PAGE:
When a reliable user message subscribing for partial checksum
protection is fragmented at the SCTP sender, the sender shall
calculate the Checksum Coverage value for each of the resulting P-DATA
chunks, based upon the user's original coverage requirement.

6. Acknowledgments

The authors would like to thank Scott Bradner, Jon Berger, and others
for their comments.

7. Authors' Addresses

Qiaobing Xie                            Tel: +1-847-632-3028
Motorola, Inc.                          EMail: qxie1@email.mot.com
1501 W. Shure Drive, #2309
Arlington Heights, IL 60004

Randall R. Stewart                      Tel: +1-815-477-2127
Cisco Systems, Inc.                     EMail: rrs@cisco.com
8725 West Higgins Road
Suite 300
Chicago, Ill 60631

Chip Sharp                              Tel: +1-919-392-3121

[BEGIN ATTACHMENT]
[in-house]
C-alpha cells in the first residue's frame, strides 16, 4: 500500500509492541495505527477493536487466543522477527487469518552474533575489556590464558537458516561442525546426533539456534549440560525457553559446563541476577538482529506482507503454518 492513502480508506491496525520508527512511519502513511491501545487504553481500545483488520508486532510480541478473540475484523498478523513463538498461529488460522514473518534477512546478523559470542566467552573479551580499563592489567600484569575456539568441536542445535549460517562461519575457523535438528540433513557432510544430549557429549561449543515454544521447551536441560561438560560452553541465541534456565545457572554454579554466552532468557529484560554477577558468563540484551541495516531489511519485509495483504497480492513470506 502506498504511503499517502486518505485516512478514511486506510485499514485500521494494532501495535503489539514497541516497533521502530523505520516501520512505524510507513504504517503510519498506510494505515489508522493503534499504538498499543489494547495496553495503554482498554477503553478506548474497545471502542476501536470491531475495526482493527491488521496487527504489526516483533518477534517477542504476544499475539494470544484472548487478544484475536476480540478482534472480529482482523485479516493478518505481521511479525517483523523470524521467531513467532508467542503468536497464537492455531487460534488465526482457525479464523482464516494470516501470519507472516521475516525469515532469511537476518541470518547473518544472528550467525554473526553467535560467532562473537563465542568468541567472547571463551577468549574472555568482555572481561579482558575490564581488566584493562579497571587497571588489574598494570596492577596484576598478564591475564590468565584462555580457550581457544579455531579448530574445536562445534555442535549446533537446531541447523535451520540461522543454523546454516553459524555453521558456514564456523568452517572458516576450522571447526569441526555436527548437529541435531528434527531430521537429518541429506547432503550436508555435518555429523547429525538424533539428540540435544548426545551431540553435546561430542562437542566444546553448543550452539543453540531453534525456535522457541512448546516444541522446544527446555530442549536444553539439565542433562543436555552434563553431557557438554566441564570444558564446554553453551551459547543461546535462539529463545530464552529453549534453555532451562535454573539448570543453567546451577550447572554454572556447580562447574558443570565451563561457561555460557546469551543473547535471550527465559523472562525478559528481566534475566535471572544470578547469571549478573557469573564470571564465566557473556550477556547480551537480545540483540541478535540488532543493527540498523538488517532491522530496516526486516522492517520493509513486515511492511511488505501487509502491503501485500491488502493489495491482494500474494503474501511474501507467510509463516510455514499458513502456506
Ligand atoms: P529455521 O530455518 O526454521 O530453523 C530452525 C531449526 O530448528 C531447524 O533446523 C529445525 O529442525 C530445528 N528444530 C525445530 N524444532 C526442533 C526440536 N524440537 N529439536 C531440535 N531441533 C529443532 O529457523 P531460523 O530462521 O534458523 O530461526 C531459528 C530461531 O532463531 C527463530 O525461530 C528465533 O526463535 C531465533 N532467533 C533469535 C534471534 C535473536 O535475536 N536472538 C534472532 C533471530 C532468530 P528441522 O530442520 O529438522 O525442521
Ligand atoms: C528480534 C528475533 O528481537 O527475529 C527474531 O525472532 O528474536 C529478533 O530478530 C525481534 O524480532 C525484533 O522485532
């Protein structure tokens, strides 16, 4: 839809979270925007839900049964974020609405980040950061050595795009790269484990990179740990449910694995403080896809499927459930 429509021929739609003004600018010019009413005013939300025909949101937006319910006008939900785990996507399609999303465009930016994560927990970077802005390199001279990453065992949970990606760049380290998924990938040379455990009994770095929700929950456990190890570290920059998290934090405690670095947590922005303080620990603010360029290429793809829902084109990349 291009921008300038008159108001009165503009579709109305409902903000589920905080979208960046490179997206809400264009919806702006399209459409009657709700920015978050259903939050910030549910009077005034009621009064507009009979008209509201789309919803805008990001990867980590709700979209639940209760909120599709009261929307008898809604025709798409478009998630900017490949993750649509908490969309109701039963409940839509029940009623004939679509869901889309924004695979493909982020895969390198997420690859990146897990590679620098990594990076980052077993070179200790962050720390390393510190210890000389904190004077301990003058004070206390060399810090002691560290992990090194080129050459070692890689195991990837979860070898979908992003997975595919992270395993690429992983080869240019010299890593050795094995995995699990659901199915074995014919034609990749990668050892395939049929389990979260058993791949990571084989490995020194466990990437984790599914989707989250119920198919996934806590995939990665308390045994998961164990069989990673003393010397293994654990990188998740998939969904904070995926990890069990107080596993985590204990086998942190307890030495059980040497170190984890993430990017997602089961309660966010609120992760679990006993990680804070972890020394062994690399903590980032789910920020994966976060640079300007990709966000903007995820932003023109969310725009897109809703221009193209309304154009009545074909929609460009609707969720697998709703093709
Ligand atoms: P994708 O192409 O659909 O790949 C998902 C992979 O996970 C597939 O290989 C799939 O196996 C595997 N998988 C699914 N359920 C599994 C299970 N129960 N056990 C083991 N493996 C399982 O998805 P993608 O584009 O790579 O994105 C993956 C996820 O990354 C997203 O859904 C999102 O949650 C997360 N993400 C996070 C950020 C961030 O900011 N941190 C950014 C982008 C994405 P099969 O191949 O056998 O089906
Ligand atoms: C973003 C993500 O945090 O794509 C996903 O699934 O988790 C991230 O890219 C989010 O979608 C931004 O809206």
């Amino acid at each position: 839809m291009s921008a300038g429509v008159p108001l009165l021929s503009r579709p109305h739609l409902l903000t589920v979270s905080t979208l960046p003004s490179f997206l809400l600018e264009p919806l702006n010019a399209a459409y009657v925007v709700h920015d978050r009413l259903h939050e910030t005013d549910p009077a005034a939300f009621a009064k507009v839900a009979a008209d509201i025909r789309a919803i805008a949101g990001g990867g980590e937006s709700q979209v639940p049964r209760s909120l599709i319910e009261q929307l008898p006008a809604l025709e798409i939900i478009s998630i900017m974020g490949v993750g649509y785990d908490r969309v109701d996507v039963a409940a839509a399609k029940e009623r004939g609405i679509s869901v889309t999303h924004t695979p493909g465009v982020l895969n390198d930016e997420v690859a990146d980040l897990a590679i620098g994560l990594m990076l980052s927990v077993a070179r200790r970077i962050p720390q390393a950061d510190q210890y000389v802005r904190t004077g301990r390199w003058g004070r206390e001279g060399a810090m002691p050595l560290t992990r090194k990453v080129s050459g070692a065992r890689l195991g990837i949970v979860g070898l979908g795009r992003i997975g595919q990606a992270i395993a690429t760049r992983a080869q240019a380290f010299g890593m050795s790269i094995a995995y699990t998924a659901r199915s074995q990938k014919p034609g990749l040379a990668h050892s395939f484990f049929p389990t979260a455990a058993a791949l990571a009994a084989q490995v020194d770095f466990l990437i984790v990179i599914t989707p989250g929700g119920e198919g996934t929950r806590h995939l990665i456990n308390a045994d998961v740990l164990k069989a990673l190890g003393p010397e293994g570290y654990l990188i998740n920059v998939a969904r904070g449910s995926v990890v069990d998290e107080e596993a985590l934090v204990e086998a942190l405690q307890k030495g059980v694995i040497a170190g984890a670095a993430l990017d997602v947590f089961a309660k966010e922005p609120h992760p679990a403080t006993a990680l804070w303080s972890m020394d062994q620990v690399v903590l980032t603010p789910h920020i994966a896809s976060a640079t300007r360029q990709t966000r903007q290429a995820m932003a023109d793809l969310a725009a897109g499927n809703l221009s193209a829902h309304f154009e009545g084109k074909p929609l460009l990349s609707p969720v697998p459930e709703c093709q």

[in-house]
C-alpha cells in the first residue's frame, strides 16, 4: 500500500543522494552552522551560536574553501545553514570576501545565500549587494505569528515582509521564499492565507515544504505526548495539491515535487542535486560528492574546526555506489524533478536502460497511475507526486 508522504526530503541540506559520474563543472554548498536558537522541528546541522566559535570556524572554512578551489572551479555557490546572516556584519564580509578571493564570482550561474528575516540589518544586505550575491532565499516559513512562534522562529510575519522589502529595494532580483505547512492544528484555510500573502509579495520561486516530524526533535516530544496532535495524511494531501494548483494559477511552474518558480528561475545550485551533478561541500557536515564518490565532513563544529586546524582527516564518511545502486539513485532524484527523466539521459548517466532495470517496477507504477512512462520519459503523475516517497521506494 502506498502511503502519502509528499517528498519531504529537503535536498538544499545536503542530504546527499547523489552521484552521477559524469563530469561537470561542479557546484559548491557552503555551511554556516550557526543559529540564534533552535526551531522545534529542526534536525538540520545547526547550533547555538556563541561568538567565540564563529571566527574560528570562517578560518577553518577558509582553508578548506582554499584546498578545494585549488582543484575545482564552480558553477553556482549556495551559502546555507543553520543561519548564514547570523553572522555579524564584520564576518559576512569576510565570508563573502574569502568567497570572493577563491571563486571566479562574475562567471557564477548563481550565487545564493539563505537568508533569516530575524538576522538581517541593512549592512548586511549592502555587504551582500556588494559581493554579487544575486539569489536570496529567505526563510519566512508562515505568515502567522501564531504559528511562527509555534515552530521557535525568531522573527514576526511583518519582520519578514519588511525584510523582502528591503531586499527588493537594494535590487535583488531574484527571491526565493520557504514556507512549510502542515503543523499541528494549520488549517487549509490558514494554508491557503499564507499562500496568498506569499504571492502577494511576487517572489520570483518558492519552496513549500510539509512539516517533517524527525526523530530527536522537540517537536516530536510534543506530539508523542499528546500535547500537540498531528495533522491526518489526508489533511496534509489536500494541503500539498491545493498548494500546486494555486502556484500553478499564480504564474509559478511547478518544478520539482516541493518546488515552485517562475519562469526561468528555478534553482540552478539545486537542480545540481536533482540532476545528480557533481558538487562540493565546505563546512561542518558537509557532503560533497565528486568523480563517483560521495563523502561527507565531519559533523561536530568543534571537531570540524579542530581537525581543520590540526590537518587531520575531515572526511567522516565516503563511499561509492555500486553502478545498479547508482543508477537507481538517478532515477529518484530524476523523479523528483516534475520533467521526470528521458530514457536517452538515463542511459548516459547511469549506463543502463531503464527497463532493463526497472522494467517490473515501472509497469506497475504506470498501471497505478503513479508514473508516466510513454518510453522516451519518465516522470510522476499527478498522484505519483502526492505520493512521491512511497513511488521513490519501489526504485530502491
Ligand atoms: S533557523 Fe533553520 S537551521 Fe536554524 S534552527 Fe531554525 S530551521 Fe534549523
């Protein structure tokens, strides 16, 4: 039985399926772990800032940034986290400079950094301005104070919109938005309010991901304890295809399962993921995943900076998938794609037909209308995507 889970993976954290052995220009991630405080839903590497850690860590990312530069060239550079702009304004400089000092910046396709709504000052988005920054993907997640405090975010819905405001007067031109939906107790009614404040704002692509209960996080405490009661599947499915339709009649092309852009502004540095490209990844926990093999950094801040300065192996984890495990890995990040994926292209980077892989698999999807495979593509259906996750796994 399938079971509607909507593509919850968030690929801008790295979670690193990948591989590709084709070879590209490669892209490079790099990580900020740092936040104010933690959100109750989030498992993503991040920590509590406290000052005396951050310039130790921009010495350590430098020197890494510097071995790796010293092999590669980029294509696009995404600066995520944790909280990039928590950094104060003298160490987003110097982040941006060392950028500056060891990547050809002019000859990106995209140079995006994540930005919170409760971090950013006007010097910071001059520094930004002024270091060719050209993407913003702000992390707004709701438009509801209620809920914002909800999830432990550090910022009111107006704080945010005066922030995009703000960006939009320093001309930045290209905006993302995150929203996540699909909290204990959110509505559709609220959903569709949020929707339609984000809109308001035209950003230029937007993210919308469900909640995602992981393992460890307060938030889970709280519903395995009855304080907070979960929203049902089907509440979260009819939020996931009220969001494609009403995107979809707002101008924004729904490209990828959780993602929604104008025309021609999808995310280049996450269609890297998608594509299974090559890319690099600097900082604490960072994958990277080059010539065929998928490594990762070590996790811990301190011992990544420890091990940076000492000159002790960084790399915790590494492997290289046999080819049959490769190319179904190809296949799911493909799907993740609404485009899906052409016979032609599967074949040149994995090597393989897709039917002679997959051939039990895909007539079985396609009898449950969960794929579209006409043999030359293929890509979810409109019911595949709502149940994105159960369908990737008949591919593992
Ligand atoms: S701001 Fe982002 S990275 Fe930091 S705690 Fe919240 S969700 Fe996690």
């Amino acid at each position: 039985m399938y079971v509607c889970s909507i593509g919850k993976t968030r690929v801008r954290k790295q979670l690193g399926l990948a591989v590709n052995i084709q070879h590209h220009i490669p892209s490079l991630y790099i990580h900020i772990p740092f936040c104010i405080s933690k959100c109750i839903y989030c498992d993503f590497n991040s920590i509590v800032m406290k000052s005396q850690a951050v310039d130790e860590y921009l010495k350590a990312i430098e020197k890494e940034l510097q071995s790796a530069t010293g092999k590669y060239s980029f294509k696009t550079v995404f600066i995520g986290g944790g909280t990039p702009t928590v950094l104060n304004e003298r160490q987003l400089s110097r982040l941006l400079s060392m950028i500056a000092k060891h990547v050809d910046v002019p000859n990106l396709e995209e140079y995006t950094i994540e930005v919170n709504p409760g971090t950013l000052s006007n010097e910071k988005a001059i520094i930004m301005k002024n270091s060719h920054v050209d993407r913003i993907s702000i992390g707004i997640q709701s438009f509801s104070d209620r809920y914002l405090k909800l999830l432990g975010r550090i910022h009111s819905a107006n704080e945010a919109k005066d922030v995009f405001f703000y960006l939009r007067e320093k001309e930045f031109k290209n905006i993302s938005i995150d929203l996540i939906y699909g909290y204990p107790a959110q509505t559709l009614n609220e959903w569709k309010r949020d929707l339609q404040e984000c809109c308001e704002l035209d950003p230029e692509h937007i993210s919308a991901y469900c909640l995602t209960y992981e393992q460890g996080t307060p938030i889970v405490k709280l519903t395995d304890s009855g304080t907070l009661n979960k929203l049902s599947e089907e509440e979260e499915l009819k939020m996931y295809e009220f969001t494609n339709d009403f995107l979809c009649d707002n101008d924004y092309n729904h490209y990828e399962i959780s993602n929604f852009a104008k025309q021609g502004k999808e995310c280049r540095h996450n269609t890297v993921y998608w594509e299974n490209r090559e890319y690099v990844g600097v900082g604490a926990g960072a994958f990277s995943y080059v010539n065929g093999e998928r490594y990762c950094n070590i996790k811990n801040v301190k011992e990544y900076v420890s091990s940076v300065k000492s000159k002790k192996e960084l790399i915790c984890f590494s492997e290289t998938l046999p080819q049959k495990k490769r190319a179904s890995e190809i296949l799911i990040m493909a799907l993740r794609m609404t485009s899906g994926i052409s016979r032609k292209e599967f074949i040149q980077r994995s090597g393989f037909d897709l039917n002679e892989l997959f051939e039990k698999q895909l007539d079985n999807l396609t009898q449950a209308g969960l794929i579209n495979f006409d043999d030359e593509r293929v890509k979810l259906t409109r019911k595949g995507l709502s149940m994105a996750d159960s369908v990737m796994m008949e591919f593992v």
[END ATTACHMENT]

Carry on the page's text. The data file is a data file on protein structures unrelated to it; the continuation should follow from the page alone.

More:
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Cisco Systems Inc.                      EMail:chsharp@cisco.com
7025 Kit Creek Road
Research Triangle Park, NC  27709

Ian Rytina                              Tel: +61-3-9301-6164
Ericsson Australia                      EMail:ian.rytina@ericsson.com
37/360 Elizabeth Street
Melbourne, Victoria 3000

8. References

[RFC2026] Bradner, S., "The Internet Standards Process -- Revision 3",
          RFC 2026, October 1996.

[RFC2119] Bradner, S. "Key words for use in RFCs to Indicate
          Requirement Levels", BCP 14, RFC 2119, March 1997.

[RFC2960] R. R. Stewart, Q. Xie, K. Morneault, C. Sharp,
          H. J. Schwarzbauer, T. Taylor, I. Rytina, M. Kalla,
          L. Zhang, and, V. Paxson, "Stream Control Transmission
          Protocol," RFC2960, October 2000.

      This Internet Draft expires in 6 months from February 2001.